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Coverage has local flavor

By Frank Dell’Apa
Globe Staff / March 15, 2011

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ESPN kicks off the 16th season of Major League Soccer tonight, and most of its on-air talent and some primary behind-the-scenes personnel furthered their careers during the early years of Revolution broadcasts.

Play-by-play announcer Adrian Healey was doing Revolution games when his current color commentator, John Harkes, was performing in the Revolution midfield. Studio hosts Alexi Lalas (the team’s first allocated player in 1996) and Taylor Twellman (the team’s all-time leading scorer) figure prominently in Revolution history.

Healey got his start calling Swindon Town games for hospital radio stations in England, and then became a disc jockey with WBCN and WFNX in Boston.

“We really felt like we were pioneers in those early days,’’ Healey said. “I was doing a show called ‘Rock and Goal’ for a station out of Charlestown in 1998, and at first we were wondering if anyone was listening. But the response was great and Boston was a great place to be for the embryonic years of the league.’’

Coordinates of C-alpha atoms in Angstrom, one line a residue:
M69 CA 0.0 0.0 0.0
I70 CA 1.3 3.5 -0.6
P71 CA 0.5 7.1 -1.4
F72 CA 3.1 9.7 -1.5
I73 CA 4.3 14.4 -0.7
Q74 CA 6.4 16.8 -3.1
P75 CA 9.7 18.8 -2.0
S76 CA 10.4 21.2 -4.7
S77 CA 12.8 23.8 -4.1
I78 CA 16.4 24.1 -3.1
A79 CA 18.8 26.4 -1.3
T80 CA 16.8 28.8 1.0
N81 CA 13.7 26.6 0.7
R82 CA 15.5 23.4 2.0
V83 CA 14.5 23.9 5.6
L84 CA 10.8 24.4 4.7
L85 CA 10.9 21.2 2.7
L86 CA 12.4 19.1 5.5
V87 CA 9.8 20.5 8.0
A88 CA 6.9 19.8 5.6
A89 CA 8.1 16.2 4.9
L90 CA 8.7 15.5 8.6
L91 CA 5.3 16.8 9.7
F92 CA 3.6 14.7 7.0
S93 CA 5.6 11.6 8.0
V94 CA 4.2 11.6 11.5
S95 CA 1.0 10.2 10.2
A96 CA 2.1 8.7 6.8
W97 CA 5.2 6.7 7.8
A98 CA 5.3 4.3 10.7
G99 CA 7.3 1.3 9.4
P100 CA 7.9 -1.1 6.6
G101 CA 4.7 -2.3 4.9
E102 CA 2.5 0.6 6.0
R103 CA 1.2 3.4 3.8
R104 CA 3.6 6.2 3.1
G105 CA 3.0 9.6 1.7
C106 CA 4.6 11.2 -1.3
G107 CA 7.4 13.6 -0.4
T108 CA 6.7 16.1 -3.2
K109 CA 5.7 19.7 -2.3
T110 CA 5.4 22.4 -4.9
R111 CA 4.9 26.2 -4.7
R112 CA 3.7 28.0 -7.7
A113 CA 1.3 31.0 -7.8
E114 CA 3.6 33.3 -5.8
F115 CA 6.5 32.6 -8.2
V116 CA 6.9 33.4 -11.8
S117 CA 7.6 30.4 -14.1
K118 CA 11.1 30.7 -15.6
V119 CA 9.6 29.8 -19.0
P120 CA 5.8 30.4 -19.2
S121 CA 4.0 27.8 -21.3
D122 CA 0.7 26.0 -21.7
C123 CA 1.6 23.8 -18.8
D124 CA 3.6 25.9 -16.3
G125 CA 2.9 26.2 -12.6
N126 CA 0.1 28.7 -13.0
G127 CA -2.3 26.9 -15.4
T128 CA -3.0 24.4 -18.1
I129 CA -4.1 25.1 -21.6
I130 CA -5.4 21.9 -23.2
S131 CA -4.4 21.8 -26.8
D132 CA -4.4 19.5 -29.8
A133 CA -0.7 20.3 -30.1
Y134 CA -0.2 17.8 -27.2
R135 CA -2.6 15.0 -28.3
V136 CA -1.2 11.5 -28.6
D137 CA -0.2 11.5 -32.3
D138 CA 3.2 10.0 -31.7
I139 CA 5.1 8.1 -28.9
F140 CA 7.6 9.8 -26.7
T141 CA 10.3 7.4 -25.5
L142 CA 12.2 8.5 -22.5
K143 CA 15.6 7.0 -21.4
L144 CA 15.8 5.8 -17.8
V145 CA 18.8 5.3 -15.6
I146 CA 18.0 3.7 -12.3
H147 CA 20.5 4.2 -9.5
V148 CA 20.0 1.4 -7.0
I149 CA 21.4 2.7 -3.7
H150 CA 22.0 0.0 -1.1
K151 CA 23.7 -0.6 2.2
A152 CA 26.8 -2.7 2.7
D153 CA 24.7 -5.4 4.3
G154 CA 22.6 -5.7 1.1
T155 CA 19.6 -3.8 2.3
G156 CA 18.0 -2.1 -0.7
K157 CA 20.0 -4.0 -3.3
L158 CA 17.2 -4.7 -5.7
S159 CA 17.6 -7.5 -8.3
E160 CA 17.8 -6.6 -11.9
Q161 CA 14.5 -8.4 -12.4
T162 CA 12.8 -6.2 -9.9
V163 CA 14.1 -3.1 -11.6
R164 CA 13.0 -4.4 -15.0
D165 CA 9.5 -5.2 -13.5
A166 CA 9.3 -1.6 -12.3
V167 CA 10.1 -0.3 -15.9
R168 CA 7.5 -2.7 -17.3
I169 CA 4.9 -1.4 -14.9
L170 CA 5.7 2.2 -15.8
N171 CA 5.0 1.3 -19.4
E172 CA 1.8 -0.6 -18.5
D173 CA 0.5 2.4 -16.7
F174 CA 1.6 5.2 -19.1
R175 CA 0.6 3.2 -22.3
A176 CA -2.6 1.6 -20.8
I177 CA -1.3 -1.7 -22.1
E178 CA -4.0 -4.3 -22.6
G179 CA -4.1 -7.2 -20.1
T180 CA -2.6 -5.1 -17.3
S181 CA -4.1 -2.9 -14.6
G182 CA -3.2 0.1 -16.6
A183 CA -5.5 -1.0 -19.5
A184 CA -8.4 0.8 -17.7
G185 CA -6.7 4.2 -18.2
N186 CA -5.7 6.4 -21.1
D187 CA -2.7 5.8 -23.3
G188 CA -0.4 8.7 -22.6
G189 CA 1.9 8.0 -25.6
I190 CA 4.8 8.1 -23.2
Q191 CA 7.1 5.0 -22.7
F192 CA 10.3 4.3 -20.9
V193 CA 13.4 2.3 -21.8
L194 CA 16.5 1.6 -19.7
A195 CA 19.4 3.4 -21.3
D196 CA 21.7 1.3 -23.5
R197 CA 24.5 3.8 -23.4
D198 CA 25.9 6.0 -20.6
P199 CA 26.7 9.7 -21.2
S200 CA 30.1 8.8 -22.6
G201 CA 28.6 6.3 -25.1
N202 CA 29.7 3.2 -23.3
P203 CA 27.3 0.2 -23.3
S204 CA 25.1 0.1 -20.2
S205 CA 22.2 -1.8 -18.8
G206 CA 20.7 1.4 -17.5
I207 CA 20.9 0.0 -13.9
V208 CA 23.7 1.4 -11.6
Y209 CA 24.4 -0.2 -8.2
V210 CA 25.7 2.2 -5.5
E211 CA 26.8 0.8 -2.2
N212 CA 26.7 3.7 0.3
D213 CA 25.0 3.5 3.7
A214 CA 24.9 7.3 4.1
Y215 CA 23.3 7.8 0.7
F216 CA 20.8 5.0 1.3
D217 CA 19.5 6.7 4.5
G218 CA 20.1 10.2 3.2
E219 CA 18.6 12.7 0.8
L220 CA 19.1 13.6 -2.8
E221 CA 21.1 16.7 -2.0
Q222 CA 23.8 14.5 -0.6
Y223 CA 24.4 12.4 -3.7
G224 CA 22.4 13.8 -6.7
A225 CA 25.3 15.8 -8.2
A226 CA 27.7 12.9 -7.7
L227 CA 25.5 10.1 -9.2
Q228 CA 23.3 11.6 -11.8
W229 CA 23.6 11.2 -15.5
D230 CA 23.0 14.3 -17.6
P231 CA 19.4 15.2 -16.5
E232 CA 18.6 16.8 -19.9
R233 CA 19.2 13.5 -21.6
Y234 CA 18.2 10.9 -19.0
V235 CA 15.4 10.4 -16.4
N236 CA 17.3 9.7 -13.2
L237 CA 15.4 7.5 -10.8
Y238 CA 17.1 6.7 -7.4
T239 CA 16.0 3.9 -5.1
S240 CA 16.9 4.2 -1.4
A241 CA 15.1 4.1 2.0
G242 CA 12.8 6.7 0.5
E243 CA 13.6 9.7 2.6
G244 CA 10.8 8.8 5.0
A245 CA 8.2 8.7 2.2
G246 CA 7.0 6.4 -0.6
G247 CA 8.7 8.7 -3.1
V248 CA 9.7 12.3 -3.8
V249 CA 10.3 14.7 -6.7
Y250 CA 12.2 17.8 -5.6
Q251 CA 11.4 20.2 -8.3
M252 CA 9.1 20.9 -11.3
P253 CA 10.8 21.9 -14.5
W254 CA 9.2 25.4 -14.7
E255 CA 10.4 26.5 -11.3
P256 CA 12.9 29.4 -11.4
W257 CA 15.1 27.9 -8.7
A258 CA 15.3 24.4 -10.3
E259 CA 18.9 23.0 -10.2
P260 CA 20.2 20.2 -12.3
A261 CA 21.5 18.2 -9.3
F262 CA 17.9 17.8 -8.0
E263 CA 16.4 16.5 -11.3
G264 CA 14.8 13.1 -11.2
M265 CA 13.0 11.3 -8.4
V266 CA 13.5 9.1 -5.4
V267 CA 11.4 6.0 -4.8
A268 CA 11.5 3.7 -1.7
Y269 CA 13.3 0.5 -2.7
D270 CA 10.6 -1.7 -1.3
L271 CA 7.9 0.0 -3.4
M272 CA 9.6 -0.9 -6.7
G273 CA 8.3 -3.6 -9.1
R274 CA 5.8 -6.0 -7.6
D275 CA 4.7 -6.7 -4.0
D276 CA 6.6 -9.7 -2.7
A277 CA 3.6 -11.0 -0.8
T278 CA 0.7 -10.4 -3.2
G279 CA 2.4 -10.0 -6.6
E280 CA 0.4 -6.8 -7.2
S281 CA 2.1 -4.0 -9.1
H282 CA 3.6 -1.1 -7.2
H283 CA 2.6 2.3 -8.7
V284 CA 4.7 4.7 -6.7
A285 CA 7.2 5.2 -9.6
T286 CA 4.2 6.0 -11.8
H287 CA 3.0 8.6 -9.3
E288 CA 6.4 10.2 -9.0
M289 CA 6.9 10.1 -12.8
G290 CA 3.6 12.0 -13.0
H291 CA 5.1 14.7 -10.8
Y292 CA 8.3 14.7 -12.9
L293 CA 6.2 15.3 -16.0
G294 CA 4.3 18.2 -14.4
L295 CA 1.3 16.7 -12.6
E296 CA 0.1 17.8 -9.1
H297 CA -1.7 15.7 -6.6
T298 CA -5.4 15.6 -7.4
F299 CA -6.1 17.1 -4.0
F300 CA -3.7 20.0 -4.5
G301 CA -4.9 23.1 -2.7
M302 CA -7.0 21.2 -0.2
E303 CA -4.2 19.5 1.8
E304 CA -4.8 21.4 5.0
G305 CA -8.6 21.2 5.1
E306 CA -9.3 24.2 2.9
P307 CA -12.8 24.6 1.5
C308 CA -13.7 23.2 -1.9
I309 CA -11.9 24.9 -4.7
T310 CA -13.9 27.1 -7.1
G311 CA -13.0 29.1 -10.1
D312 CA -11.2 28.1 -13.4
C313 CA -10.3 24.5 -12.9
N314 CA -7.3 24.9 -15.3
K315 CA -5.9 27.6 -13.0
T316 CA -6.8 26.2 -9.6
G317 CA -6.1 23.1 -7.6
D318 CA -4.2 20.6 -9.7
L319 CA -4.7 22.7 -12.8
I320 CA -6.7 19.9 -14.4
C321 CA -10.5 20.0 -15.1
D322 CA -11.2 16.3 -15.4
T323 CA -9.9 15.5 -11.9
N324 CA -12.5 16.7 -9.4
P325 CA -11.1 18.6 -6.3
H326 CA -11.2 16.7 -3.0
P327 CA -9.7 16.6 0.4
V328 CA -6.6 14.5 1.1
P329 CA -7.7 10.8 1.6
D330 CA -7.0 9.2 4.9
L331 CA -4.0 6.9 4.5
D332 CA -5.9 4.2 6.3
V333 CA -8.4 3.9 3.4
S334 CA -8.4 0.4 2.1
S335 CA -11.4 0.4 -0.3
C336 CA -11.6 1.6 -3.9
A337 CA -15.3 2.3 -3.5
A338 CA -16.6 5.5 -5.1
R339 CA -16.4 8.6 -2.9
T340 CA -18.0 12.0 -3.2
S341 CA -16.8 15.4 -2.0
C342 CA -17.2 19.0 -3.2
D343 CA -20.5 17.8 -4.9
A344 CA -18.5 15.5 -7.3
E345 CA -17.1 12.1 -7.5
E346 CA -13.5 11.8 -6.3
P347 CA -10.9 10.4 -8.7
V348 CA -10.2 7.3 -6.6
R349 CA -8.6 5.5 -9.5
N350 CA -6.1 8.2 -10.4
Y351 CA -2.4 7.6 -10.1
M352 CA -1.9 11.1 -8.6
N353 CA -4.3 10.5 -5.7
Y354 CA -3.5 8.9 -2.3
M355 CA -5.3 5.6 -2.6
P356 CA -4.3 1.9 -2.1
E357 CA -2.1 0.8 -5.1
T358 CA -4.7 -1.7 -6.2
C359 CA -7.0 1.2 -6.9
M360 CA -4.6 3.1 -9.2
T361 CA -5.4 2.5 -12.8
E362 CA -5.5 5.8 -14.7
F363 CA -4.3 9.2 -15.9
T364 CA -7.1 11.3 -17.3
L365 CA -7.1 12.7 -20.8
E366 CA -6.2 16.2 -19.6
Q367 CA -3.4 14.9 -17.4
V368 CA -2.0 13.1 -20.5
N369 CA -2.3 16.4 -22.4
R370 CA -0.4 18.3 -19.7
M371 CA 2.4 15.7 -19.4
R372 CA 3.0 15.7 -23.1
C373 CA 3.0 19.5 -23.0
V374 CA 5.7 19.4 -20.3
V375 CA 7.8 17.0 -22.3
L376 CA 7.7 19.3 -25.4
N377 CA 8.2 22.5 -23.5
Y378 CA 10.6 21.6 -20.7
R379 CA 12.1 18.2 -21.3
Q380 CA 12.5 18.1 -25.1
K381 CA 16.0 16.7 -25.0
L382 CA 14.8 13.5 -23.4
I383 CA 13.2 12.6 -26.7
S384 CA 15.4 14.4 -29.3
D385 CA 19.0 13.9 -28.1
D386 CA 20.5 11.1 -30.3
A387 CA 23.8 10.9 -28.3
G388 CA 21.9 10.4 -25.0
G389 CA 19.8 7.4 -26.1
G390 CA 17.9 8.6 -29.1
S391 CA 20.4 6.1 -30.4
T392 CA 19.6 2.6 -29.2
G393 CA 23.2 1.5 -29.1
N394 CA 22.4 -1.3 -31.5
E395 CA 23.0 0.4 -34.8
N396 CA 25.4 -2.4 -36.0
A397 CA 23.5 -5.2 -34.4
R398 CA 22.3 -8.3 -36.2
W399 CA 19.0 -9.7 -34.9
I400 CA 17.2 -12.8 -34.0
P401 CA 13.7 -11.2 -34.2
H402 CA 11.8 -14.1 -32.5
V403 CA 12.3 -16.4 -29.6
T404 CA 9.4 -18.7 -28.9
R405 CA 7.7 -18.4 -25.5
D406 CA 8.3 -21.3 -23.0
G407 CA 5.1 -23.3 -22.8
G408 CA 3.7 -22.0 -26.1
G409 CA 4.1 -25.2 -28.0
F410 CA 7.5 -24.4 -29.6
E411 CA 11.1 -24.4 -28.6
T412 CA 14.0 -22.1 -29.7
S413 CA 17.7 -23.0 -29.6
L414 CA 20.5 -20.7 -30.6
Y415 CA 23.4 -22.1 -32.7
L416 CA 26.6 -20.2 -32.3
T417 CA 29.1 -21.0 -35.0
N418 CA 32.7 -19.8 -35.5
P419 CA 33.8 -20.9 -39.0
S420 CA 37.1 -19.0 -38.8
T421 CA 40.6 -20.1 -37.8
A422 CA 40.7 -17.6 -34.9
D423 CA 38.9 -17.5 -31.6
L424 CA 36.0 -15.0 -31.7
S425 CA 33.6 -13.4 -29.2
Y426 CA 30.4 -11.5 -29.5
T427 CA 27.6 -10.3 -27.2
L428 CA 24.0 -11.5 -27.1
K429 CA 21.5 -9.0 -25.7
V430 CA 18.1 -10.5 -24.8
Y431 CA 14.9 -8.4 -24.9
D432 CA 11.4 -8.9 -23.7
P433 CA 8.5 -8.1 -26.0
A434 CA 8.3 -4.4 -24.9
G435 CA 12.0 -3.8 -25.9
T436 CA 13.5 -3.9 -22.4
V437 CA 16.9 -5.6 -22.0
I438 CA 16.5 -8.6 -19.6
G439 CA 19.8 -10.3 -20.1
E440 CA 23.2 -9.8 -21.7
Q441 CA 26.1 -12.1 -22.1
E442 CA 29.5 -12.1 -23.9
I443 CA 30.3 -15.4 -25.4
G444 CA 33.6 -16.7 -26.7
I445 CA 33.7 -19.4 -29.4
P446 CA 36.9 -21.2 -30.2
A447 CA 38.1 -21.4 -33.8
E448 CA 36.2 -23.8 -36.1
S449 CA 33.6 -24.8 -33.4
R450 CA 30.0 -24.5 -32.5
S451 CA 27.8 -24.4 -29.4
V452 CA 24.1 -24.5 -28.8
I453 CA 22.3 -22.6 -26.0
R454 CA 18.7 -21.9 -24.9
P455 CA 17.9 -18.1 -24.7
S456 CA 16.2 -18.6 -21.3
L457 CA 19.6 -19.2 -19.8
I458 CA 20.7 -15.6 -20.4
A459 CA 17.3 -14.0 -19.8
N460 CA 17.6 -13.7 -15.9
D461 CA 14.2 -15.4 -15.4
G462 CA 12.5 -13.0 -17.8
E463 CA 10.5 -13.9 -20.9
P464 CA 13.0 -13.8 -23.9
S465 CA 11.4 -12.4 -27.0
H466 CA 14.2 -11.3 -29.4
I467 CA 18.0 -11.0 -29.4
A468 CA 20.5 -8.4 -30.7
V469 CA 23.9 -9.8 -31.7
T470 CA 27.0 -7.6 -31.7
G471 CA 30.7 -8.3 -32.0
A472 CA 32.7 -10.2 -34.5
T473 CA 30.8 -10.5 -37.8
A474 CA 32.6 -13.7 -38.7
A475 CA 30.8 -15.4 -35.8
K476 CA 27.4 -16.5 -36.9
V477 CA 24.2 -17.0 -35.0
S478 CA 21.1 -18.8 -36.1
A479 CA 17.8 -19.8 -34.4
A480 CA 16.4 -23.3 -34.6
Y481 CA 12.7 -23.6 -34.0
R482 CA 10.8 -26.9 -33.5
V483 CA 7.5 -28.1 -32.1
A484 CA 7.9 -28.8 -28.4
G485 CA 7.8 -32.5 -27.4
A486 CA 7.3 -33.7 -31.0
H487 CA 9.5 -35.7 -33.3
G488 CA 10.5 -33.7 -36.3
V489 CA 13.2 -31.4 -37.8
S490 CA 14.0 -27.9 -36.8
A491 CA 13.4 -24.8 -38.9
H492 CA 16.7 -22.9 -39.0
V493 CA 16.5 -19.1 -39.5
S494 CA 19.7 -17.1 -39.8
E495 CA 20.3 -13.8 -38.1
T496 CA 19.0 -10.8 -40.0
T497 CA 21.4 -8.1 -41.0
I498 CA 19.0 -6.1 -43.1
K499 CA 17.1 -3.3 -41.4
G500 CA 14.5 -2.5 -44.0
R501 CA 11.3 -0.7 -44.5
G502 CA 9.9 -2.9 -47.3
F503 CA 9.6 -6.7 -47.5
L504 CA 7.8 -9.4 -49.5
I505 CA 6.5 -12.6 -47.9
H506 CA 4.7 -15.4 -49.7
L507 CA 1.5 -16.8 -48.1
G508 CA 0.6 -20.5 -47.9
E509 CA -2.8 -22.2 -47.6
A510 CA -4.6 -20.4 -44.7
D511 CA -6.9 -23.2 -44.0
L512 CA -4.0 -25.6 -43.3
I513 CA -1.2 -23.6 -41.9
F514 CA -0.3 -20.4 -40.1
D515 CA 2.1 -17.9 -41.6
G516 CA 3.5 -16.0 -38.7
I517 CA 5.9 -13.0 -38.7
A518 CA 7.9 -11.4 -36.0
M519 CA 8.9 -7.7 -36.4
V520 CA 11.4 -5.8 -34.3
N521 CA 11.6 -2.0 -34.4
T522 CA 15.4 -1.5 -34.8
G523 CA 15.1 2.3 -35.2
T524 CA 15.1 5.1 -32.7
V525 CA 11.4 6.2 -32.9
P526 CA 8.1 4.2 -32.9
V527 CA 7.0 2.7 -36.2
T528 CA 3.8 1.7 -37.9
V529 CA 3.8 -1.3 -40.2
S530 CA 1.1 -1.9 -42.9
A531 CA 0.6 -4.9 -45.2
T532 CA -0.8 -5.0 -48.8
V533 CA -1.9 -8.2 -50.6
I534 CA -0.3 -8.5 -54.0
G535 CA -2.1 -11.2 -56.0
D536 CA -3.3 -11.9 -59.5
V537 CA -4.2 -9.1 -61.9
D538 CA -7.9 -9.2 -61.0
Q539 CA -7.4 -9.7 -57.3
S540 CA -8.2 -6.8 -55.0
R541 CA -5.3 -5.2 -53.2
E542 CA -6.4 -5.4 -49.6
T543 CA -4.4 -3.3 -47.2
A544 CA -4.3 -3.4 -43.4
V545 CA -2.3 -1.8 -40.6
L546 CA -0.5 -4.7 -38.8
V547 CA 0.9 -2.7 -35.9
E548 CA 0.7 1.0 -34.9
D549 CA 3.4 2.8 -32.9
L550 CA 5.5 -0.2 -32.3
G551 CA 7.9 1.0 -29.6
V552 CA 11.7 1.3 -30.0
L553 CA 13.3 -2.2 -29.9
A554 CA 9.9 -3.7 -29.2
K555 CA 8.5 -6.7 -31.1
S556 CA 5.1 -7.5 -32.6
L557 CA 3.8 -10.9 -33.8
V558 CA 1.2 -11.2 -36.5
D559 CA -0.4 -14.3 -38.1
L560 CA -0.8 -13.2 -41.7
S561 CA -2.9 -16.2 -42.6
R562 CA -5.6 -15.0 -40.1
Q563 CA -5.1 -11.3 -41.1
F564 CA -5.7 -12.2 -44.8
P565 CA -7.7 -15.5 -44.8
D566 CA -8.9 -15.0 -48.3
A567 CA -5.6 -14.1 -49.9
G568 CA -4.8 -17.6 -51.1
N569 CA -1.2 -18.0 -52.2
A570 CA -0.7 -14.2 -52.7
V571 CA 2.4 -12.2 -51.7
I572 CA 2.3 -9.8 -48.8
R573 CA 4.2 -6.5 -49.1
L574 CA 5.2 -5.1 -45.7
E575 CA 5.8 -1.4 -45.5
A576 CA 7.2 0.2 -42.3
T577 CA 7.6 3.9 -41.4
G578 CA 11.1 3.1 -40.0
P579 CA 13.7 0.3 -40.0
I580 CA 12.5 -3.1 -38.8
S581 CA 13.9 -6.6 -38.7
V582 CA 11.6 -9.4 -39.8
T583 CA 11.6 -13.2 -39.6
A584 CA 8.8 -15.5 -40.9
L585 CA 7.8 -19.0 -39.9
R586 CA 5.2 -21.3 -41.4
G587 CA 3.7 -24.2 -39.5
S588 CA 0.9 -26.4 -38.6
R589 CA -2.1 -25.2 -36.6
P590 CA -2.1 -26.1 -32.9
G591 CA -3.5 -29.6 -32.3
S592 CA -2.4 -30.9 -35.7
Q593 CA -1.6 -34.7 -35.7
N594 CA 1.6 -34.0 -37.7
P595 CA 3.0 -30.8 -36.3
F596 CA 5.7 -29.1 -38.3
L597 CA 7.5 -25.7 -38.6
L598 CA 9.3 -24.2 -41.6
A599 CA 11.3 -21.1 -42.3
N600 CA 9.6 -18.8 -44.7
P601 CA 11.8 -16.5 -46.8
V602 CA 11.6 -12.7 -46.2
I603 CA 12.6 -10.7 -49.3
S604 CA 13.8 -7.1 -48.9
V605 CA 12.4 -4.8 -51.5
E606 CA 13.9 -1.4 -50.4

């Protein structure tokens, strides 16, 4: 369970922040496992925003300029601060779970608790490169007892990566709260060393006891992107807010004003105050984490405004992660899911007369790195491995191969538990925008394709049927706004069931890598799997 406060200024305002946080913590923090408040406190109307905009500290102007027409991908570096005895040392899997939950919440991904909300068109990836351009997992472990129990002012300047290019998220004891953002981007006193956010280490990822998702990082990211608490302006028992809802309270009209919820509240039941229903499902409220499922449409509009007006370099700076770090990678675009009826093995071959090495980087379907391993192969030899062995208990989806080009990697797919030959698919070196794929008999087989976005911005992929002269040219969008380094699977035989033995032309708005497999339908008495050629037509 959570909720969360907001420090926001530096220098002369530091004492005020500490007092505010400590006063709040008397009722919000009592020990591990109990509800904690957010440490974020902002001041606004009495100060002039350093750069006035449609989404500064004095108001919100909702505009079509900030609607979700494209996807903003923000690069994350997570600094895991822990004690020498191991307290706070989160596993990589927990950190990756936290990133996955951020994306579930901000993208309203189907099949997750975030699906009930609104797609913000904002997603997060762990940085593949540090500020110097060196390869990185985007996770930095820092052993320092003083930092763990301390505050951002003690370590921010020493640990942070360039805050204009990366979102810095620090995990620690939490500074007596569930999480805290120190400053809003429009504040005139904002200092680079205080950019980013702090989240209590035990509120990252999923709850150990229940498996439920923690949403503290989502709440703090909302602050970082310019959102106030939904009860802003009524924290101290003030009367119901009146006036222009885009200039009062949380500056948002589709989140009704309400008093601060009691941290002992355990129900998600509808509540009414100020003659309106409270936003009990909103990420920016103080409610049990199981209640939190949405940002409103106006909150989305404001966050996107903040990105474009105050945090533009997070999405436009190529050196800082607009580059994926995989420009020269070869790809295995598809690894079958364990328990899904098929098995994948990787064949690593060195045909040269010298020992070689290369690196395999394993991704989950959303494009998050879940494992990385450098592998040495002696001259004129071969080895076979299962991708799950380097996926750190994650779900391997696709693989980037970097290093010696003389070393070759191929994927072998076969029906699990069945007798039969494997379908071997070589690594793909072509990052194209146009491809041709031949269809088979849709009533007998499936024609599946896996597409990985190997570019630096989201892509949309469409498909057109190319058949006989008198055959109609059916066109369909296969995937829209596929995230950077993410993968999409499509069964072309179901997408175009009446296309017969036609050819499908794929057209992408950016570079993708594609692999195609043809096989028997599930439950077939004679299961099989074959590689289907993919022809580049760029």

ESPN’s soccer coverage has increased under executive vice president John Skipper and senior vice president and executive producer Jed Drake.

Concord’s Amy Rosenfeld, ESPN’s coordinating producer for soccer, started as a freelancer for MLS teams in 1997, receiving instruction on shooting replays from Roslindale’s Bob Frattaroli, who will direct tonight’s broadcast.

“I never thought I would see this type of longevity and growth, all the soccer-specific stadiums,’’ Rosenfeld said. “The sport has come of age, even though I say that with lower-case letters, because I am always hesitant to say it’s really arrived. But something has changed at ESPN and a huge part of it is John Skipper, he really put himself out there. Based on the success of the World Cup 2010, he proved to be right.

“We have a lot of properties to the point where we’re almost a soccer network. I still go to Revs games as a fan, and I want to see the league succeed and for ESPN to be a good partner for the MLS. We hear that we don’t know anything about soccer — we actually do. We’ve been doing this for a long time and we love and care for the game, we’ve invested in having it succeed, financially and emotionally.’’

The New England influence doesn’t end there. Giovanni Savarese, a Revolution striker in 1999, will be doing color commentary for ESPN Deportes. And, as the season continues, Fox Soccer Channel’s team will include Waltham native JP Dellacamera on play-by-play, plus former Revolution players Brian Dunseth and Eric Wynalda, and former US national team midfielder Kyle Martino, who is from Westport, Conn.

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